The US has steadily sold arms to Taiwan under every single administration since Jimmy Carter. One of Donald Trump’s first acts after his election was to break decades of established norms to take a congratulatory phone call from Taiwanese President Tsai Ing-wen and imply that Taiwan was its own country. Biden publicly vowed as recently as May to defend Taiwan if China invades. But despite steady military aid and burgeoning economic ties, we are not holding our breath for Americans to go to war for us.

Taiwan has been touted as a bastion of democratic values worth defending, but we know the situation would be different were it not for the fact that Taiwan produces 90 percent of the world’s most advanced semiconductor computer chips, used in everything from consumer electronics to cars to military equipment. Taiwan Semiconductor Manufacturing Company alone holds an estimated 53 percent of the global market share. Even China is reliant. When China levied sanctions against Taiwan for Pelosi’s visit — during which she met with TSMC executives, a fact lost somewhat in the uproar over her visit — chip manufacturers were notably left alone. 

Since then, the Biden administration has announced that formal trade talks with Taiwan will begin this fall. This is an act that will likely further destabilize relations with China and draw more PLA chest thumping. I can see the missiles already. 

But China has been meanwhile strategically undermining Taiwan’s political connections and economic support. Under pressure from China, the Solomon Islands broke off diplomatic relations with Taipei in 2019. And Lithuania found itself cut off from trade with China as punishment for becoming too close to Taiwan.  

So I think another lifeline may be worth the risk of another taunting missle over Taipei. That is, unfortunately, the kind of math we’ve grown accustomed to.

There is a narrative that Taiwanese people are either pro-China or pro-independence. The reality, however, is that this is a false dichotomy. 

Many of us, myself included, do not want Taiwan to formally declare independence. We know how China would respond. They have not been subtle about it. Taiwan is a small, densely populated island about the size of the state of Maryland. Mainland China, the world’s most populous country, has a military that surpasses Taiwan’s in every way. We know the math, and that is not a risk worth taking. We also know how this would end.

What many of us want is to just maintain the status quo, where we have a functional business relationship with China — with the occasional symbolic Chinese military exercise to keep us in check, sure — while maintaining our freedoms, autonomy, and democracy.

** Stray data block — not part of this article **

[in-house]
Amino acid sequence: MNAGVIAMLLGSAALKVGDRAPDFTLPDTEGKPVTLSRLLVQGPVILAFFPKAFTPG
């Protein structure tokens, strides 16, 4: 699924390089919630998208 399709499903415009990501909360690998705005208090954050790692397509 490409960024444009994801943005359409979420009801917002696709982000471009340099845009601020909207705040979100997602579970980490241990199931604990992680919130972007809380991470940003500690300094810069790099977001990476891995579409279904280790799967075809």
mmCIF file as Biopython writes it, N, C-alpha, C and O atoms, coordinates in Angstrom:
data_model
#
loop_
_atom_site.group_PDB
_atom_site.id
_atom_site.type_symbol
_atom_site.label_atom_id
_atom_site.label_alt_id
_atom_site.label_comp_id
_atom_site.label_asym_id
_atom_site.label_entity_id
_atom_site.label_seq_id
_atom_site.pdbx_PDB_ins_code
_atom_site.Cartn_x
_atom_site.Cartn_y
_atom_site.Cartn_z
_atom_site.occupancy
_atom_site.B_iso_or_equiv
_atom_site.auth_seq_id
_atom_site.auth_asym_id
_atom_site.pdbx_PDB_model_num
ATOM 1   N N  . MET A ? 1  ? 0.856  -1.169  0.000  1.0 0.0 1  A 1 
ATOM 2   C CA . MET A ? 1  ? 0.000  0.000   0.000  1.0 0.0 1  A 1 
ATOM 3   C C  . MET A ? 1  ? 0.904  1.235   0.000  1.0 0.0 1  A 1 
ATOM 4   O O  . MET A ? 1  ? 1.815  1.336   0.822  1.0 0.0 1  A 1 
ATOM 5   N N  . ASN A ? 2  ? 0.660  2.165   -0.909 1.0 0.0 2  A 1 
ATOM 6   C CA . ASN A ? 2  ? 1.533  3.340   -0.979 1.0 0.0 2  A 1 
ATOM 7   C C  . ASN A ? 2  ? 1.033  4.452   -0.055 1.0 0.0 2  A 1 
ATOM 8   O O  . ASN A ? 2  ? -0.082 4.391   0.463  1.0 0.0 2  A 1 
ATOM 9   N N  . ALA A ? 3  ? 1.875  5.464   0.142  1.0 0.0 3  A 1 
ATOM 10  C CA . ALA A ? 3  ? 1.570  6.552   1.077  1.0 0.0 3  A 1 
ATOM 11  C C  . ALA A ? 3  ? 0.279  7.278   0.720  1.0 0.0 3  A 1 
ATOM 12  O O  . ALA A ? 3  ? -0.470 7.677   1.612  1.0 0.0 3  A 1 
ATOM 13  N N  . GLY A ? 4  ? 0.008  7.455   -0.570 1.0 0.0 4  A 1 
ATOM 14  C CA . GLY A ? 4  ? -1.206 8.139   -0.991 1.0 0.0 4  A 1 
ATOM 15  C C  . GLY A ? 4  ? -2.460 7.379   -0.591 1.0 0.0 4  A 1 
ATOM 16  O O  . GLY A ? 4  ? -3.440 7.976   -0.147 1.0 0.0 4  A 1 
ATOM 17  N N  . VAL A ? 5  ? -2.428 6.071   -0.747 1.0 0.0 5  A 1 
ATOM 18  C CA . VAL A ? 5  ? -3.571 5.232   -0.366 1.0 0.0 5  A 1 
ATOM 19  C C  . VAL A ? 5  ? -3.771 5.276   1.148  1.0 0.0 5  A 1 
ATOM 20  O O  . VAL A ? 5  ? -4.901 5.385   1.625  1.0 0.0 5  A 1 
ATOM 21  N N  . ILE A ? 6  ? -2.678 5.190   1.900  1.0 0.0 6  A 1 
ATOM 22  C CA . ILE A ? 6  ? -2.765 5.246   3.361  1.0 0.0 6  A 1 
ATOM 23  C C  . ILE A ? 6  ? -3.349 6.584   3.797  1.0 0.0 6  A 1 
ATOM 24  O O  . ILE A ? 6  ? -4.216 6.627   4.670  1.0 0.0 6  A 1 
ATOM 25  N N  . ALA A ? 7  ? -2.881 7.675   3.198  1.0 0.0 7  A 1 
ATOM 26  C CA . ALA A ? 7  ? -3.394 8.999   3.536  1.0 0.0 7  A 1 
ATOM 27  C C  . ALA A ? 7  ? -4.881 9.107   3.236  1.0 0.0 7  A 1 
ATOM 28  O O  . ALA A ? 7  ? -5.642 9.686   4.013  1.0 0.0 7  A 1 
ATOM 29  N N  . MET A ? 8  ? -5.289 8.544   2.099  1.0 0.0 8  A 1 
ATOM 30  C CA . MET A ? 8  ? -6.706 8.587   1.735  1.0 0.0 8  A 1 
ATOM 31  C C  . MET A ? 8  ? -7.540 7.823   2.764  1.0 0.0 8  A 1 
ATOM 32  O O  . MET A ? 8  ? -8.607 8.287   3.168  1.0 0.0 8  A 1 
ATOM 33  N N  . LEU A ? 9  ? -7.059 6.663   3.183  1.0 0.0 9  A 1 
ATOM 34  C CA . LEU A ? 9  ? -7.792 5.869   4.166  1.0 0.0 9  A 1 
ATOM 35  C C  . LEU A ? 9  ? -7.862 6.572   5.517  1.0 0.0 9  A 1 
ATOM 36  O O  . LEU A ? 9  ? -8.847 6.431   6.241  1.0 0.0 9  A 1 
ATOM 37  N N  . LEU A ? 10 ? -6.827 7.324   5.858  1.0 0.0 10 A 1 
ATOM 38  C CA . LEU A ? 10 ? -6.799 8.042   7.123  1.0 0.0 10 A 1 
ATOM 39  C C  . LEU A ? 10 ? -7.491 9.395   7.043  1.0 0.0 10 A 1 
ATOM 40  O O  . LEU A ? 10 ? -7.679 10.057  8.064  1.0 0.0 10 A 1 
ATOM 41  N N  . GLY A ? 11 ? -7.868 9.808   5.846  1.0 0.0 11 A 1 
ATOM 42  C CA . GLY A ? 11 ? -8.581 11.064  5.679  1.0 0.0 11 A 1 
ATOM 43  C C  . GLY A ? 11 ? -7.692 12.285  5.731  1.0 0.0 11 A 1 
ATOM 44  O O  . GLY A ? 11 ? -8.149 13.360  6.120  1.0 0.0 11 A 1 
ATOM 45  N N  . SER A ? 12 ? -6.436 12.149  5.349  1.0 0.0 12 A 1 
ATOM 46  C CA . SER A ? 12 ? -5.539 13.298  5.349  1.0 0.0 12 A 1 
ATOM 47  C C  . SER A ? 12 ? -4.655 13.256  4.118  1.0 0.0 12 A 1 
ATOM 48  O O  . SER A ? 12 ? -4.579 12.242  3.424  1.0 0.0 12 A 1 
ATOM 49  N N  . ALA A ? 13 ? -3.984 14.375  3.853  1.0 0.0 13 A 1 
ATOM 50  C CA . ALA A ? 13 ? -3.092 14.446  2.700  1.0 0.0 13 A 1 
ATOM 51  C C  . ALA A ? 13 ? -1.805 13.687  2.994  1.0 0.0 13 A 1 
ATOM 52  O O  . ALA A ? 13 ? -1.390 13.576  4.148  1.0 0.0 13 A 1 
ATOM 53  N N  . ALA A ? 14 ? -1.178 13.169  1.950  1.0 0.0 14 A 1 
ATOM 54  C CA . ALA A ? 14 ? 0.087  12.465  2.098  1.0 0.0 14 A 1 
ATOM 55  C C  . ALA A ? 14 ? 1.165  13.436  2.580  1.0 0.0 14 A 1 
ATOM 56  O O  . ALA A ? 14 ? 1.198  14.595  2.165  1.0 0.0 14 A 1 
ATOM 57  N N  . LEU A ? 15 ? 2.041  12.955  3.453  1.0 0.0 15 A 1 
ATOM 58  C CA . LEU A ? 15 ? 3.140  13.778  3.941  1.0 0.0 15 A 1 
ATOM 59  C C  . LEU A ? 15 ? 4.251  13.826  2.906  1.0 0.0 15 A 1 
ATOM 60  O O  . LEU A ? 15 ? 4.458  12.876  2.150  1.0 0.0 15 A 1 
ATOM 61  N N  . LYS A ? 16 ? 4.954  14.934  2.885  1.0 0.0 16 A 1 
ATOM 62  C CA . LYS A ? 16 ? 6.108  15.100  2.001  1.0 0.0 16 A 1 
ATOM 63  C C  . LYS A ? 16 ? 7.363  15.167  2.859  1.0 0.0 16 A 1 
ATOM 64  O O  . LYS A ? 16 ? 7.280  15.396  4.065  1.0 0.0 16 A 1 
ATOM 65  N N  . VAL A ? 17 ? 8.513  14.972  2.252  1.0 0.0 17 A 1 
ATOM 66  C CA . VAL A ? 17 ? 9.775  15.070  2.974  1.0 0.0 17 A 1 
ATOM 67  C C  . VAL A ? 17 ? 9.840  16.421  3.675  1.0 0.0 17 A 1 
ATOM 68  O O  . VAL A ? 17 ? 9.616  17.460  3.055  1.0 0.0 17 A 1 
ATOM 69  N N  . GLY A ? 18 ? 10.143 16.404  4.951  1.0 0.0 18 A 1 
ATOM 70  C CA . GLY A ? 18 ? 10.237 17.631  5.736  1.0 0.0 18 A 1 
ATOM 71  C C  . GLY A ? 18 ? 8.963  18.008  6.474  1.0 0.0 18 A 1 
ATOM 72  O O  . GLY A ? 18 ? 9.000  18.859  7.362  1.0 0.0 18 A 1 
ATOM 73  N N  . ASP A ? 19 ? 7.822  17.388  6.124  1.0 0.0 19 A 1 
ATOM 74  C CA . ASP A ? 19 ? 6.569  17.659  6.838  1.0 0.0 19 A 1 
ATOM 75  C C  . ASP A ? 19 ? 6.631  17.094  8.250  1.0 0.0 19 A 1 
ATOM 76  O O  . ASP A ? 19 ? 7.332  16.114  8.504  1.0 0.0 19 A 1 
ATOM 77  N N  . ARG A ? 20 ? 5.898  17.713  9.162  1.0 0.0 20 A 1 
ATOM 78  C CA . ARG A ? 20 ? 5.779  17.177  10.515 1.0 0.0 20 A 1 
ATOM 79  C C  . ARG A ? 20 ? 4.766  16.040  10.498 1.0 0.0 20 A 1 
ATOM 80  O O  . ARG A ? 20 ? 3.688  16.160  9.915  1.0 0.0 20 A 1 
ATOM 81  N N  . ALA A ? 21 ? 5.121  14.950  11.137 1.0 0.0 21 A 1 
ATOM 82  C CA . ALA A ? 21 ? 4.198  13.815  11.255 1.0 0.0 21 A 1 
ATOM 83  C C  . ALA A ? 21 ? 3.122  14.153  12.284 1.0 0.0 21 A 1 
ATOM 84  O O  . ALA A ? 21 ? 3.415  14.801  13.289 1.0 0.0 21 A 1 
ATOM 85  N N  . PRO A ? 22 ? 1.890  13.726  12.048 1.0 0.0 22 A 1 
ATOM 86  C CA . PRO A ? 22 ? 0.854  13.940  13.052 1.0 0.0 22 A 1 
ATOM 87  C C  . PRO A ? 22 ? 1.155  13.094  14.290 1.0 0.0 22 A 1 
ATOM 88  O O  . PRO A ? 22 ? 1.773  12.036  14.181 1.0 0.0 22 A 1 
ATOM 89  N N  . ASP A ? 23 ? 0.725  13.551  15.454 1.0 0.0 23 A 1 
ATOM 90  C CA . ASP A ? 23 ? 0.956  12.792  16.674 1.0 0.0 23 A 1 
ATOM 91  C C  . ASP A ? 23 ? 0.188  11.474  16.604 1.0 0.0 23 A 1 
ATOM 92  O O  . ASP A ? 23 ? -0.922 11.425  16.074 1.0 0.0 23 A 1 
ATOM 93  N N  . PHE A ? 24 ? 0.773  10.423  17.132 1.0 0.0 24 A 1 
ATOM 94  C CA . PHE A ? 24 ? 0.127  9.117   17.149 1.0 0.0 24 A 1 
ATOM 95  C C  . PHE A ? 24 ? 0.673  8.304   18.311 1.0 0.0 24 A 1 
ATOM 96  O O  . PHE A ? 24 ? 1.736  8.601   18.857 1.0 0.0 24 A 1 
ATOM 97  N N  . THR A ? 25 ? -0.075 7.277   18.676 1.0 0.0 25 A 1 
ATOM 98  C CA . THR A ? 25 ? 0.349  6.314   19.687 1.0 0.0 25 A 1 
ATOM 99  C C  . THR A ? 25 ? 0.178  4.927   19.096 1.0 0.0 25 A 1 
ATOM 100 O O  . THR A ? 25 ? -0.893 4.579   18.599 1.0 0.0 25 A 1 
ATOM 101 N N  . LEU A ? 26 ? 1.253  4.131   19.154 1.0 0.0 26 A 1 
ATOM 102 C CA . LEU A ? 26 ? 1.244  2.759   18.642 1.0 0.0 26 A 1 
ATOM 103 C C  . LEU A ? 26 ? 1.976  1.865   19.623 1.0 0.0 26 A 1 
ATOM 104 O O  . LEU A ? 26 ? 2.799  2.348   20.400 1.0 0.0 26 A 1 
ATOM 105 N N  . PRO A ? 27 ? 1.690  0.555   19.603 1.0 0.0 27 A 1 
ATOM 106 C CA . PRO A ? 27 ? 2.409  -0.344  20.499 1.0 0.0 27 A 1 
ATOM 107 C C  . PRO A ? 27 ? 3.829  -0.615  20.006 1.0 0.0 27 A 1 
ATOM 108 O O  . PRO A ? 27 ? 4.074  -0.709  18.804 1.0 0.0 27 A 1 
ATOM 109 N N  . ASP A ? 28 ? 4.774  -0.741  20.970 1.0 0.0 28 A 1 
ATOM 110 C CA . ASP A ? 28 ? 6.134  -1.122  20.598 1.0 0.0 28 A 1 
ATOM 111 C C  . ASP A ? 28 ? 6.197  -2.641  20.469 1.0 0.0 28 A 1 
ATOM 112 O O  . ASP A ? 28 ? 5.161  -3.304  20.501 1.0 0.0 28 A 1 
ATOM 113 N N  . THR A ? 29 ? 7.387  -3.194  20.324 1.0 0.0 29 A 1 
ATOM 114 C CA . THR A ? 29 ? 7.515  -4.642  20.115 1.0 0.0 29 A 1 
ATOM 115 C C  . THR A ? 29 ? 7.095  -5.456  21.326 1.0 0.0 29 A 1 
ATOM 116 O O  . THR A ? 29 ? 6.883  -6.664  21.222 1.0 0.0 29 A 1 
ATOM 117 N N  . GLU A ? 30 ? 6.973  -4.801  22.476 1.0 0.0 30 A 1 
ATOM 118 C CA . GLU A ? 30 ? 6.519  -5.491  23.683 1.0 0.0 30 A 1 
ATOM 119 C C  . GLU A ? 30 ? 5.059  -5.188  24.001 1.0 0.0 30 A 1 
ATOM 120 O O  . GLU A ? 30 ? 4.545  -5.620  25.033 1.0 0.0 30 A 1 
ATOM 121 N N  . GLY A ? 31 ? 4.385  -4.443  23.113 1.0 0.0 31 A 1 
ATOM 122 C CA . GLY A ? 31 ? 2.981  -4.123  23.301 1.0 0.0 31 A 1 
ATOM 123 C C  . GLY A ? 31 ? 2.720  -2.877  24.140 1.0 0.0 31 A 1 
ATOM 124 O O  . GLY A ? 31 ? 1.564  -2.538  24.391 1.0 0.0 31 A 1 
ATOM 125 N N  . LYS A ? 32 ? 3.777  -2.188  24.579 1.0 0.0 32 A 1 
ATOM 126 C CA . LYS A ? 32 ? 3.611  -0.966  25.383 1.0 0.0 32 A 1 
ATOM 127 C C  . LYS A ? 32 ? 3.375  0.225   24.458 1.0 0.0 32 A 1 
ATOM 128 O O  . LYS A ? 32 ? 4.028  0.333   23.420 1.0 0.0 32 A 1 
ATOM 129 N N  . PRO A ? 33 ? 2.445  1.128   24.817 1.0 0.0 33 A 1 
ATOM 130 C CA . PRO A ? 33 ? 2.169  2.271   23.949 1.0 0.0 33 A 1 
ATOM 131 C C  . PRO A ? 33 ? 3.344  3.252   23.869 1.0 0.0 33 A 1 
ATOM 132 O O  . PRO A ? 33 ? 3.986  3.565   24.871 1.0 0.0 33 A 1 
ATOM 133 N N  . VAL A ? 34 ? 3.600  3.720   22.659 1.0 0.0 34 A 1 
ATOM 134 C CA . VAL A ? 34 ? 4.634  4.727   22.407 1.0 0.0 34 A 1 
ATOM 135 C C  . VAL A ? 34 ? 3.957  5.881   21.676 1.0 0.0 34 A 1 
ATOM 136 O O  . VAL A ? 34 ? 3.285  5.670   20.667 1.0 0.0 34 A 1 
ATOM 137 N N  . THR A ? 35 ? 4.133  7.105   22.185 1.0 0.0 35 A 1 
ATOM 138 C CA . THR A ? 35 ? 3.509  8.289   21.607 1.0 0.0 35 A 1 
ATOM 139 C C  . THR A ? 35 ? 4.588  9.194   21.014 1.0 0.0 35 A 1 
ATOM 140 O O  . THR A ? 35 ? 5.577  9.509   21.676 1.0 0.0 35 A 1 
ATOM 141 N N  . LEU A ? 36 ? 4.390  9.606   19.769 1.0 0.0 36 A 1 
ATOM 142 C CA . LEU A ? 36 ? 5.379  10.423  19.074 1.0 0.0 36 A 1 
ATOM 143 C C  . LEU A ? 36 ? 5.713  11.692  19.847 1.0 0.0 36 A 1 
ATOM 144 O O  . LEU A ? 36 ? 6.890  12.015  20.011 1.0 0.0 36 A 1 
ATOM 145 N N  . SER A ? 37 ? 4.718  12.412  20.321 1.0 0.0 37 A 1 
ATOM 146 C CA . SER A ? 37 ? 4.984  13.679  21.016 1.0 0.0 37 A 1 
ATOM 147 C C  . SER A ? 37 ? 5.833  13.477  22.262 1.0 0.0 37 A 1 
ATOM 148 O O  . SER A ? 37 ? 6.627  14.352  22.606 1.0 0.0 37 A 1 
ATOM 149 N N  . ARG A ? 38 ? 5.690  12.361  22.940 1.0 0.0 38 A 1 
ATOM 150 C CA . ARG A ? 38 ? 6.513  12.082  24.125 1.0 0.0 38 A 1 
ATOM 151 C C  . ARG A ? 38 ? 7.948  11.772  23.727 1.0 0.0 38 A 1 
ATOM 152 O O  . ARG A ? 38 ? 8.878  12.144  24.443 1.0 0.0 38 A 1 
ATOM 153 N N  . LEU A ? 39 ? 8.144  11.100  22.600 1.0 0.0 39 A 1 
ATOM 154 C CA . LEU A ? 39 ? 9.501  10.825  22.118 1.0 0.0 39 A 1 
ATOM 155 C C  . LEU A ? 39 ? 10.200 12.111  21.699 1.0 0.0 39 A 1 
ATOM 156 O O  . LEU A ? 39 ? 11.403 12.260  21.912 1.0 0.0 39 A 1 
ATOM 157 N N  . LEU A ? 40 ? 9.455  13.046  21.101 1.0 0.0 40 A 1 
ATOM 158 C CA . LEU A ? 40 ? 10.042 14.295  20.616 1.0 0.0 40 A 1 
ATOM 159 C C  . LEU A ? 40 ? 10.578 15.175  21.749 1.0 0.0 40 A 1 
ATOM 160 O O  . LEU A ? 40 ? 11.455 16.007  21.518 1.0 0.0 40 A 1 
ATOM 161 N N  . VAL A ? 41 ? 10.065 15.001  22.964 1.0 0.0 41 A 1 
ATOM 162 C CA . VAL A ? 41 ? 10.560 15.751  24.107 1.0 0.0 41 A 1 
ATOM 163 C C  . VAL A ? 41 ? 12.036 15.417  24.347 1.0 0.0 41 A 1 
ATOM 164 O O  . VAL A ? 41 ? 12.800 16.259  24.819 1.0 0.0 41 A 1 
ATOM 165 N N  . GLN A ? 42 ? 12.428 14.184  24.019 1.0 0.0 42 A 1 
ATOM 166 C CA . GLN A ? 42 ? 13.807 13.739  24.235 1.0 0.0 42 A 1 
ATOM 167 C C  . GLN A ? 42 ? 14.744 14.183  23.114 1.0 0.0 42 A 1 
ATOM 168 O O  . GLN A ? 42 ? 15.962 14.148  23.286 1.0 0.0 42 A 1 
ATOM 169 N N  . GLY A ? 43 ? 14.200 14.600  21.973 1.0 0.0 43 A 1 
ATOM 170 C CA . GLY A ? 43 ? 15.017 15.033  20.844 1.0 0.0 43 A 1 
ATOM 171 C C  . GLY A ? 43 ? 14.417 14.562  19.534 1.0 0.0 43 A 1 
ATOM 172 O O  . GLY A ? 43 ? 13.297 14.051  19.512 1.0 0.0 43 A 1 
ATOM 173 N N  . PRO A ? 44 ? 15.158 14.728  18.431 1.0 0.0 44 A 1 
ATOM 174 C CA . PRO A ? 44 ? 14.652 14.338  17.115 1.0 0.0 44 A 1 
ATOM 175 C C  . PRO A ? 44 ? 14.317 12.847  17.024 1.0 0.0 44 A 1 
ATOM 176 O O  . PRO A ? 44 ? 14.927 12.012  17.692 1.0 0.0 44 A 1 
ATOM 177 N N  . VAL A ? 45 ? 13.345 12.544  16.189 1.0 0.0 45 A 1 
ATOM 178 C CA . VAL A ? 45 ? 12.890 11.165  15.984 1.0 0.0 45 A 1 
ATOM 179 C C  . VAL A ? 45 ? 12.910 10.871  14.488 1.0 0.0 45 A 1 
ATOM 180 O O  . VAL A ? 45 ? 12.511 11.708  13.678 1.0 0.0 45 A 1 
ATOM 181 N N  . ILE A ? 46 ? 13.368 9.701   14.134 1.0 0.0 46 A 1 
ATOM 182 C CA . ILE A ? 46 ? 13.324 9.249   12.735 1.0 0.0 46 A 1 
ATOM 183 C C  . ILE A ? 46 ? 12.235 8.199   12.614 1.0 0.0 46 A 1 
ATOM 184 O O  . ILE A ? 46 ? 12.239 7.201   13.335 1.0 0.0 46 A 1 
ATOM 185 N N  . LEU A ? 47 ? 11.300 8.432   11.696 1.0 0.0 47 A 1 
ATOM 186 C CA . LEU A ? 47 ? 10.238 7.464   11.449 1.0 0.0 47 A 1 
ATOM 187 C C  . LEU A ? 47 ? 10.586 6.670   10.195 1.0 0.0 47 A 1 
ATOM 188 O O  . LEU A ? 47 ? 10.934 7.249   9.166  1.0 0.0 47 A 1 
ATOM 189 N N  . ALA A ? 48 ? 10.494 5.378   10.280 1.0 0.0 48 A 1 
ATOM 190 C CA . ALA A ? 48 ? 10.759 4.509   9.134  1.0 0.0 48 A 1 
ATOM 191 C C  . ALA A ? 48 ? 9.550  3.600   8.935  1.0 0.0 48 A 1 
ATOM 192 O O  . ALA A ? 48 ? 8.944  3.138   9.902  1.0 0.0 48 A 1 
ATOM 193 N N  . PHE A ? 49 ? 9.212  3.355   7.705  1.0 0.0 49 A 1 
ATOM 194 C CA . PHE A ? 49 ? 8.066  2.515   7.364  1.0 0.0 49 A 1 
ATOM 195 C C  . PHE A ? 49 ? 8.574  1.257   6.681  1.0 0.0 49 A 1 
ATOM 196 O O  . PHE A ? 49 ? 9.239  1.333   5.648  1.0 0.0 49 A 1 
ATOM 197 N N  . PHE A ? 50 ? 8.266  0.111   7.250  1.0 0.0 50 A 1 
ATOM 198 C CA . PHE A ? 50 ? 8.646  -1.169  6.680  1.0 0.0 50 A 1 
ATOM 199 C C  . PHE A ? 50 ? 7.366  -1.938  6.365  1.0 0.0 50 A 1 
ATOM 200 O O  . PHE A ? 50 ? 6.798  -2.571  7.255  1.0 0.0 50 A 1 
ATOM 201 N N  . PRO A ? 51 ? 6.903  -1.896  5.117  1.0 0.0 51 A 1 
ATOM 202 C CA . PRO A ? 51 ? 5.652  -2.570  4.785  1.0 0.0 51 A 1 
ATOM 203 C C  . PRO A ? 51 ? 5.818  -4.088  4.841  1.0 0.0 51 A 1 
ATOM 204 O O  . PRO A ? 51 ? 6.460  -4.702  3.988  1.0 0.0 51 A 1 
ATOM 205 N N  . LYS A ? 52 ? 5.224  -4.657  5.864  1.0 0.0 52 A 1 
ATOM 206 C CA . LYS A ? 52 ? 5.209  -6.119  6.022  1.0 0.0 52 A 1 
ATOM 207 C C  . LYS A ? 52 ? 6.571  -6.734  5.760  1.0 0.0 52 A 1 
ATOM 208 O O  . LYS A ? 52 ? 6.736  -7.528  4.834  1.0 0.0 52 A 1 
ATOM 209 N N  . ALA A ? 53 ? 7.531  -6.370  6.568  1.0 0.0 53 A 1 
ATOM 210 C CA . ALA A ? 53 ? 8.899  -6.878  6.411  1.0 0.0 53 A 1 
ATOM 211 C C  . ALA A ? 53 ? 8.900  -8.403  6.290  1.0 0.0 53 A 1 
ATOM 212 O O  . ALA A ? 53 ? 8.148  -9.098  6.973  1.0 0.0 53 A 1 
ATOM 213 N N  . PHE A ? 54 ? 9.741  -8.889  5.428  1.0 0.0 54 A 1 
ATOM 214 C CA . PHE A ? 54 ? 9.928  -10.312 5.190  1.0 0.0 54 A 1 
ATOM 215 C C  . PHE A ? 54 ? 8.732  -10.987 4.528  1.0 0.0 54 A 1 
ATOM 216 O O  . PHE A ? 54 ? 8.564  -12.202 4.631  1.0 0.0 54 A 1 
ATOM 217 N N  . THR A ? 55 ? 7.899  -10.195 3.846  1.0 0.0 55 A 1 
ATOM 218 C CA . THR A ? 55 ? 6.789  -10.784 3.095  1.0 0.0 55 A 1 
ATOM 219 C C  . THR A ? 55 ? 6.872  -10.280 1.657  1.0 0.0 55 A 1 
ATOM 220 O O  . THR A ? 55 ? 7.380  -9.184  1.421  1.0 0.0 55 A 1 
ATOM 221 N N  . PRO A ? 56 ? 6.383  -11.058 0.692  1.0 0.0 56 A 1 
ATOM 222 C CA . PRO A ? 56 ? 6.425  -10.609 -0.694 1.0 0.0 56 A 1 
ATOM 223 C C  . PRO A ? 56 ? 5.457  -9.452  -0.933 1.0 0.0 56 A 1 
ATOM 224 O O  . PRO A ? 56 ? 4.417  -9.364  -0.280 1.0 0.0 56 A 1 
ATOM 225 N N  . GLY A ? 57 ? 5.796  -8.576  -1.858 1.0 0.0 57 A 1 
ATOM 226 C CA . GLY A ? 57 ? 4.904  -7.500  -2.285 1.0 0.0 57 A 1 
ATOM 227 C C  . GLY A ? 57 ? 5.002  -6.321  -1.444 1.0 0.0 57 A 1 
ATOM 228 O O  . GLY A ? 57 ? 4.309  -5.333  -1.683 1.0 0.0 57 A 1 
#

Kaohsiung Harbor, Taiwan, shipping

Taiwan’s best defense may be computer chips, as the country produces 90 percent of the world’s most advanced semiconductor computer chips and ships them to the world. Shipping facility at Kaohsiung Harbor in Taiwan. Photo credit: tommy.lan / Wikimedia (CC BY-SA 2.0)

We elected (and reelected) a female president. We were the first country in Asia to legalize same-sex marriage. We have universal health care, true free speech, and we earned worldwide praise for how we handled the COVID-19 pandemic. Identifying ourselves as Taiwanese, and not Chinese, is increasingly synonymous with standing for those values.

It doesn’t matter if China tells the world that we belong to them. Just because a Chinese government official says that the amount of mainland cuisine available in Taipei indicates that Taiwan is a part of China doesn’t make it so. China can say what it wants. 

But now, more than ever before, it is unclear how much longer the status quo will remain. Chinese President Xi Jinping is on the verge of claiming an unprecedented third term. Reclaiming Taiwan is a long-proclaimed objective of his, so much so that if it doesn’t happen, he could lose face — a concept that may seem petty or silly, yet cannot be dismissed, considering his cult of personality

For Taiwan, I think Pelosi’s trip was a net positive because it shined a spotlight on the country. There are now more eyeballs on China and Taiwan than before. I hope that focus remains steady and strong. 

Russia’s invasion of Ukraine was condemned around the world. I think if there is enough public support for Taiwan now, it would be much harder for Xi to execute an invasion plan later, unless he’s prepared for China to become an even greater pariah than Russia.

I will continue visiting Taiwan. China’s threats make me want to return to Taiwan even more, perhaps to walk the lively streets freely while I still can, perhaps to feel the unspoken sense of unity. Seeing Ukrainian civilians rally to defend their country has made me wonder what I could do to help Taiwan, if that day ever came.

We’ve endured countless threats from China over the years. The situation is still tense. That has not changed, but I take a little solace in one thing that perhaps has. Now, I think the world is on our side.